6 real estate trends

The trends shaping this year's cottage market and the next

By Jay TeitelJay Teitel

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2. Fewer Americans are buying

Moguls aside, the cottage owners in Canada—both present and prospective—who were hit hardest by the ’08 meltdown weren’t Canadian. They were the Americans who cross the border in 
a vacationing torrent every June to summer in the Great White North or, more important, to look for a summer place to buy. The torrent dwindled to a trickle in 2009 and 2010, dramatically in the Rideau Lakes region north of Kingston and south of Ottawa, which has traditionally welcomed up to half its warm-season residents from the lower 48. Disaster loomed for this cottage real estate market.

Luckily, cottage seekers from Toronto, a mere three hours away, came to the rescue. “We lost a lot of American buyers in 2008,” says Tanya Lemcke of Century 21 in Westport, an almost criminally picturesque town on Upper Rideau Lake, “but they’ve been completely replaced by Toronto clientele. It’s been a huge shift—for the past two years the bulk of our e-mail has come from Toronto. They’re very different from the Ottawa clients we’re used to servicing, by the way, in that at least half of them are more interested in privacy than being on the water. The first thing I hear from a lot of them is ‘I don’t want to be able to see my neighbour.’ ” The Rideau region is another one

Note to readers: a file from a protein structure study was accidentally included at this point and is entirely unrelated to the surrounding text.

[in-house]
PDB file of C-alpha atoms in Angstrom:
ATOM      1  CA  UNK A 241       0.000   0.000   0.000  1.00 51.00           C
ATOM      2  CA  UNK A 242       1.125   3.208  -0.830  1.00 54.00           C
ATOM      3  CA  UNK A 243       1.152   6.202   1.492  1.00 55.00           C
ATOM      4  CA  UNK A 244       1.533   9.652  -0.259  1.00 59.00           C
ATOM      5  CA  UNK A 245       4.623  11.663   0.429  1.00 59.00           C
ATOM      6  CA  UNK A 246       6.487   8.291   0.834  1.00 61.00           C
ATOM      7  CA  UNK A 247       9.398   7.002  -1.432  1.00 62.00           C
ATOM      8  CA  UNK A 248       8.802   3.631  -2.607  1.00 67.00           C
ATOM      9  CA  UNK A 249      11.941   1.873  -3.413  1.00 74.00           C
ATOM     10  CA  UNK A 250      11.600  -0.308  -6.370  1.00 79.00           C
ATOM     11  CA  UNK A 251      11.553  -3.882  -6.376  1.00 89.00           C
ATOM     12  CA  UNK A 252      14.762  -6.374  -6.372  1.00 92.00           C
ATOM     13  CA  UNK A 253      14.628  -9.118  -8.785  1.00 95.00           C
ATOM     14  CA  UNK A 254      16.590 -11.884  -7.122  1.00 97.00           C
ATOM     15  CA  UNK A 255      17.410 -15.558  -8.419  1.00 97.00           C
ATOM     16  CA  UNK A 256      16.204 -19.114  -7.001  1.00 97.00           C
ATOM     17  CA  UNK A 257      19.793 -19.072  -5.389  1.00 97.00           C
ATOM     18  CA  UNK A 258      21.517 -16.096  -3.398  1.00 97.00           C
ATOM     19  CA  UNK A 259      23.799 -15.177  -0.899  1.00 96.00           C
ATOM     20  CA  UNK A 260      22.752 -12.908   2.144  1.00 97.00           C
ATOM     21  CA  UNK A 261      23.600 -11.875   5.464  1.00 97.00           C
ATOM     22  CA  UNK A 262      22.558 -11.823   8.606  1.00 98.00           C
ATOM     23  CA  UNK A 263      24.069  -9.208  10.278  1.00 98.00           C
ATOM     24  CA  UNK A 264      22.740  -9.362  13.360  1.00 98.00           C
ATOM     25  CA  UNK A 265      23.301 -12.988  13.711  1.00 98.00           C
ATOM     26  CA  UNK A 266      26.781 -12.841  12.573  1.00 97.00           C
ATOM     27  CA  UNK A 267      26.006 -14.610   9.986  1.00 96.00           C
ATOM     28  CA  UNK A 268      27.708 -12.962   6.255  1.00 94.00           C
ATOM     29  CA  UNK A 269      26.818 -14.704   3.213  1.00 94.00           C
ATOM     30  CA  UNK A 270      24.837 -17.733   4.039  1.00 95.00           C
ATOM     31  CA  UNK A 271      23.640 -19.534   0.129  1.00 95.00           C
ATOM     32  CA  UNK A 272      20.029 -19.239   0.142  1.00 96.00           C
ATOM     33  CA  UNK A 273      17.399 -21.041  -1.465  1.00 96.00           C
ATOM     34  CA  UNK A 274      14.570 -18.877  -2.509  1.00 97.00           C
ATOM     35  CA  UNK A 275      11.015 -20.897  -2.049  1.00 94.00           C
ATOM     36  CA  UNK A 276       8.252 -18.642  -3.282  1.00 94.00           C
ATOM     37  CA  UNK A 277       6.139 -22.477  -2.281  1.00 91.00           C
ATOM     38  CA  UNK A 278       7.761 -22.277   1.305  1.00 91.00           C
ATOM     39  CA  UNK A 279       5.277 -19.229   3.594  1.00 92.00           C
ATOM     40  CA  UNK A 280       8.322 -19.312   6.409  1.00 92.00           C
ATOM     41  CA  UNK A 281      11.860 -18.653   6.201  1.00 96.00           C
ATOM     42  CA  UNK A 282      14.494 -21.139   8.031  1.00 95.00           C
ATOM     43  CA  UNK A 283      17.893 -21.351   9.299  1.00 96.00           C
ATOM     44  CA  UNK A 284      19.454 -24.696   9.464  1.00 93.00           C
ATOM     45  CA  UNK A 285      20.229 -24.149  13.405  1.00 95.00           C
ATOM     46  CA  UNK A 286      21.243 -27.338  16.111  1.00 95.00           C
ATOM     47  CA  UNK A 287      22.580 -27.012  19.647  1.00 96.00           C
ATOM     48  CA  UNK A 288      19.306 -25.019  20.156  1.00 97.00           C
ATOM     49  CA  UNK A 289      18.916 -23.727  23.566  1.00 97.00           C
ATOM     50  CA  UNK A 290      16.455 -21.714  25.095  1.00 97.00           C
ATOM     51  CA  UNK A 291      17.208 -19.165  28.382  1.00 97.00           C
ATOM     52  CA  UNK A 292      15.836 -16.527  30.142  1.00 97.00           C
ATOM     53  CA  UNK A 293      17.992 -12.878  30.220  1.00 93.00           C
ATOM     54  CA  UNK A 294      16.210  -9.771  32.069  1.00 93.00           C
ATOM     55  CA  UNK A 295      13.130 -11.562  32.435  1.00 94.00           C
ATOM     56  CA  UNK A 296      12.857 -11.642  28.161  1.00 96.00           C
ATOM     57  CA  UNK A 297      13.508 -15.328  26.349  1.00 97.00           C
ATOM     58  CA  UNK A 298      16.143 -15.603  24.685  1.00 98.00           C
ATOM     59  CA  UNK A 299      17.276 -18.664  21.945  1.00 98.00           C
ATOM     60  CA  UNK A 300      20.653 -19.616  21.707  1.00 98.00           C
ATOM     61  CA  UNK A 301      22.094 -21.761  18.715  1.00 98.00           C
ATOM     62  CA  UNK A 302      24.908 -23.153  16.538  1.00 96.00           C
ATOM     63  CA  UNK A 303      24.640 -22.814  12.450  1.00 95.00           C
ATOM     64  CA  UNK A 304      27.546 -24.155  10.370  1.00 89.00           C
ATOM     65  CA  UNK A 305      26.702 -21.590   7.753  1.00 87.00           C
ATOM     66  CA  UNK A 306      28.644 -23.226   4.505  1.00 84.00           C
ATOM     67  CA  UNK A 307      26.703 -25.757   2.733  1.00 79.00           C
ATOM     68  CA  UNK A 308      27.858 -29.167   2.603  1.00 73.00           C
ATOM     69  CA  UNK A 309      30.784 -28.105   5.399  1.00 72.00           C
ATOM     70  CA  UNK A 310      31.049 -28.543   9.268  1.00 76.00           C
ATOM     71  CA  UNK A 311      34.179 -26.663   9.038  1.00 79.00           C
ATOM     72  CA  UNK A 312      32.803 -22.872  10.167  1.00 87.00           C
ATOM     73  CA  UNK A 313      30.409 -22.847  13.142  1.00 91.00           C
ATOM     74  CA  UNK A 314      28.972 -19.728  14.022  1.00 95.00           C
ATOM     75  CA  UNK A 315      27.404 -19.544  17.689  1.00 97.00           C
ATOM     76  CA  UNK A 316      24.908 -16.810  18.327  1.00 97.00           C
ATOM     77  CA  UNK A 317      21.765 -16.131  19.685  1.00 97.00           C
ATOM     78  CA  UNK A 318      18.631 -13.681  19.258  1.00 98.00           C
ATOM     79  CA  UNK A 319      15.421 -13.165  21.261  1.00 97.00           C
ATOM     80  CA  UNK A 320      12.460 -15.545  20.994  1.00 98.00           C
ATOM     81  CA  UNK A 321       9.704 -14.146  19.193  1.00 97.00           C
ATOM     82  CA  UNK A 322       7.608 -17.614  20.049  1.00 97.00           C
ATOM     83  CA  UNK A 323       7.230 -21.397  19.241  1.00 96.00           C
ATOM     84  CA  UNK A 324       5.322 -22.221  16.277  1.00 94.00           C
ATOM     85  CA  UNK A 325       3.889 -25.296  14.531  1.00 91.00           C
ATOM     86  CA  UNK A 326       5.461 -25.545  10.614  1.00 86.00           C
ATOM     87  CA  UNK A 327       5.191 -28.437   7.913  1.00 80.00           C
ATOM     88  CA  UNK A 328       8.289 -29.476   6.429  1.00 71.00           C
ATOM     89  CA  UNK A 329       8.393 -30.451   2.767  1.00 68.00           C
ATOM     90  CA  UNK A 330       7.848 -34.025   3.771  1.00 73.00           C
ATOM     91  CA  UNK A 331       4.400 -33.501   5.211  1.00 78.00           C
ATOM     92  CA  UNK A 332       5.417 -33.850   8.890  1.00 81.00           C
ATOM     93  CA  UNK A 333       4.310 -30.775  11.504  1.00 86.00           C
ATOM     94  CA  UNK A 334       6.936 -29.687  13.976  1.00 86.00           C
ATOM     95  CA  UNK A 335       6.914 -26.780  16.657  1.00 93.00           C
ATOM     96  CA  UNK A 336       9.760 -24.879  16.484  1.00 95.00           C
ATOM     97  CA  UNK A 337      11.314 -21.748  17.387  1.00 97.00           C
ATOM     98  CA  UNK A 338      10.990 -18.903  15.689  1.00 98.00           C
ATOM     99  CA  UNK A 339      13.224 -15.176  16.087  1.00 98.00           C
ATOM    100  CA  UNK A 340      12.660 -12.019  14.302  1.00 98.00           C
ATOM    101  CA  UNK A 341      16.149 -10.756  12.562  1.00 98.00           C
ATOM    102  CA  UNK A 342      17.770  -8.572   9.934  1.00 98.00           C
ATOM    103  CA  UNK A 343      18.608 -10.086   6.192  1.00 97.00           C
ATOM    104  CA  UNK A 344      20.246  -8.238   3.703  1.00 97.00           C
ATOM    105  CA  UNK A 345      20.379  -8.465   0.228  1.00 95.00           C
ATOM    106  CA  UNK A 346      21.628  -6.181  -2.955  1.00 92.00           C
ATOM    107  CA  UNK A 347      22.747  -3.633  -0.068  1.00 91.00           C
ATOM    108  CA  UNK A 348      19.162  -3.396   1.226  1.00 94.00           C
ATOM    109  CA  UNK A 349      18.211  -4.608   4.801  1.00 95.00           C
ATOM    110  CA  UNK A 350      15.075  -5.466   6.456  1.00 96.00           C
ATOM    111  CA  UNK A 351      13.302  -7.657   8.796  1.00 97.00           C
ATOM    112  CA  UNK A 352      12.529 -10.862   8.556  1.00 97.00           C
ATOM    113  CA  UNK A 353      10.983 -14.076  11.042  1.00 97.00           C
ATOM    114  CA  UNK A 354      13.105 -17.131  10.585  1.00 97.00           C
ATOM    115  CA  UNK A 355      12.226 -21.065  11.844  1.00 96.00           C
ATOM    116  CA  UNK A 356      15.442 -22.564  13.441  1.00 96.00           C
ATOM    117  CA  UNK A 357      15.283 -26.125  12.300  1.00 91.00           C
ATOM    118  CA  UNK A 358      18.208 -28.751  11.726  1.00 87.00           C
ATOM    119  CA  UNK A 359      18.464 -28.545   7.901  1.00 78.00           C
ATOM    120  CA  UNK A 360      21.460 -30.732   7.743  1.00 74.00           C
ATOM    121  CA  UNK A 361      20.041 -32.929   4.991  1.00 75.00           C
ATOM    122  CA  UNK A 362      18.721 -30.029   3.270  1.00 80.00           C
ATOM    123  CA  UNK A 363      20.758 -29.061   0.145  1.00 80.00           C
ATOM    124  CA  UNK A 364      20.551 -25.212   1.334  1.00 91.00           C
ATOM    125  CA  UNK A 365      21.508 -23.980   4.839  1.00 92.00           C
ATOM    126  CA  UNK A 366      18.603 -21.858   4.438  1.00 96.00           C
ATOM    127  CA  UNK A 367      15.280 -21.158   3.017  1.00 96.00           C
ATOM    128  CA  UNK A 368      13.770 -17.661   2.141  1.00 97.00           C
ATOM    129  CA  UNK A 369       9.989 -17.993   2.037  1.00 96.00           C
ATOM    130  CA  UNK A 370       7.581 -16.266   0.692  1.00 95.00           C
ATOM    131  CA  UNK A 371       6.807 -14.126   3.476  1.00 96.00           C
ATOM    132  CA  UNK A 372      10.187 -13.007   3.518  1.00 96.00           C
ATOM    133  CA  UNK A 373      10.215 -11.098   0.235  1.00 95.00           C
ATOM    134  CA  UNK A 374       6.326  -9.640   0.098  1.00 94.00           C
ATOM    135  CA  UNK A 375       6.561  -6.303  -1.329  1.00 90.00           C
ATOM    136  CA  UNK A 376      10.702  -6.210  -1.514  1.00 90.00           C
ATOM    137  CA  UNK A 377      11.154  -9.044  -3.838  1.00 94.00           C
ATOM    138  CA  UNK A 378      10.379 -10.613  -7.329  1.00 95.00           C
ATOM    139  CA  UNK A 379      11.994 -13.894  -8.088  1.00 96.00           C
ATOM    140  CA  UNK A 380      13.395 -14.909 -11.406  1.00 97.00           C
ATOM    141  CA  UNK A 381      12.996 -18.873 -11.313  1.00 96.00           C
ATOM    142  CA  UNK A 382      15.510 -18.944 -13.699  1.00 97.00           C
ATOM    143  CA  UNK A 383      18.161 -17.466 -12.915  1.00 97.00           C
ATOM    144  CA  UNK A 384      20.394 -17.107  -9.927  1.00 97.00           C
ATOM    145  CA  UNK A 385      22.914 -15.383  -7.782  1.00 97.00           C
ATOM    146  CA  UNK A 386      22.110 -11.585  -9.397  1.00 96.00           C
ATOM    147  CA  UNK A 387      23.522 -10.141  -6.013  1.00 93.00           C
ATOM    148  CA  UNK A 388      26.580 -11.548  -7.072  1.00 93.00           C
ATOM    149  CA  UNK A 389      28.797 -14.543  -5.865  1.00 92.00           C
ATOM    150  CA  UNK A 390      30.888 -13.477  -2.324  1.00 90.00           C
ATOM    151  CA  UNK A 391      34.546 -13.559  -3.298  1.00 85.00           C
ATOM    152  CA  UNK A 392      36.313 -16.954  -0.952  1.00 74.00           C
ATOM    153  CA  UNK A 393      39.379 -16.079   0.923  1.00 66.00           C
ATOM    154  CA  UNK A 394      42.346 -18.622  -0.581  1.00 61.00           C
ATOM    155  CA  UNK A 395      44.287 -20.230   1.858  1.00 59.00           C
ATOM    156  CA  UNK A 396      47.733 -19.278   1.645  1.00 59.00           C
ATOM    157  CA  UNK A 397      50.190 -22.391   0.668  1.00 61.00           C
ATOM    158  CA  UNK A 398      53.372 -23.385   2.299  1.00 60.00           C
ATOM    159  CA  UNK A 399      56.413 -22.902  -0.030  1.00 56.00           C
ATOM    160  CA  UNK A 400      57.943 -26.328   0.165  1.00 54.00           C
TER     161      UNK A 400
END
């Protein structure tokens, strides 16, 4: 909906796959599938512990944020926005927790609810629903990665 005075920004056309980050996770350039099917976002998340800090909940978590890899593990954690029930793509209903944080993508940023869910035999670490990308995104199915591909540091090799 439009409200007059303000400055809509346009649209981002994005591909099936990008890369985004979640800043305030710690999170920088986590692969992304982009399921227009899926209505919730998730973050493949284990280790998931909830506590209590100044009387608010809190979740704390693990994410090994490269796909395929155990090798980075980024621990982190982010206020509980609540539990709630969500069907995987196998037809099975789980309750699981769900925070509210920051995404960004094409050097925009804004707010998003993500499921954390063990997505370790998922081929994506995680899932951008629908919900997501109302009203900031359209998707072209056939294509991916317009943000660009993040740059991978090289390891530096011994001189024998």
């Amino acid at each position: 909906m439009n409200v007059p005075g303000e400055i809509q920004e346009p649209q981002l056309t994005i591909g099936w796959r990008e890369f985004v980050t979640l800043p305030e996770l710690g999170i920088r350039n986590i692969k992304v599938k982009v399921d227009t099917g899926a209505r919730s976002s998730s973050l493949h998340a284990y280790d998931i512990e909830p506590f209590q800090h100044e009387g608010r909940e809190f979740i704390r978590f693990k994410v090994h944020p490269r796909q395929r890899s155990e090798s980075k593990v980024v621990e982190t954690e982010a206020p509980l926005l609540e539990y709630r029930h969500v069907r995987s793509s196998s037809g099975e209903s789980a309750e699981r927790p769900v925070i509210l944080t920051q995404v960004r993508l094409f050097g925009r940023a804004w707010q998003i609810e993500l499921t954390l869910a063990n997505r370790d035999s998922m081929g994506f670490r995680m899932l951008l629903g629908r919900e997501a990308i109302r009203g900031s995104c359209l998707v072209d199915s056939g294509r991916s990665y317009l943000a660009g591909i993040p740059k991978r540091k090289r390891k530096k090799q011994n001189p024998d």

of those non-Muskoka anomalies: Cottage prices have either remained stable or risen over the past five years. Any gregarious Torontonian who’s interested in a four-season 1,200-sq.-ft. cottage on a prime lakefront property can expect to pay $300,000 for it.

Or, if they’re looking for a better deal, they can always 
head for Florida. In the now very mobile recreational property real estate market, a number of Canadians are doing just that. They’re drawn to the Sunshine State by vacation home and condo prices that have plummeted more than 60 per cent, walloped by the subprime mortgage tsunami. Karen Arbutine, 
a real estate broker in Orlando, is currently selling properties to foreign buyers, a number from Canada, who have traded the notion of a summer cottage up north for a “winter cottage” down south. Prices are such that even with the cost of airfare factored in, the southern option may be a bargain. What will it cost you to get that prime 1,200-sq.-ft., three-bedroom, two-bathroom place on the shores of a waterskiable lake in Orlando? About $140,000 US.

Same place on a nice golf course? $60,000 US.

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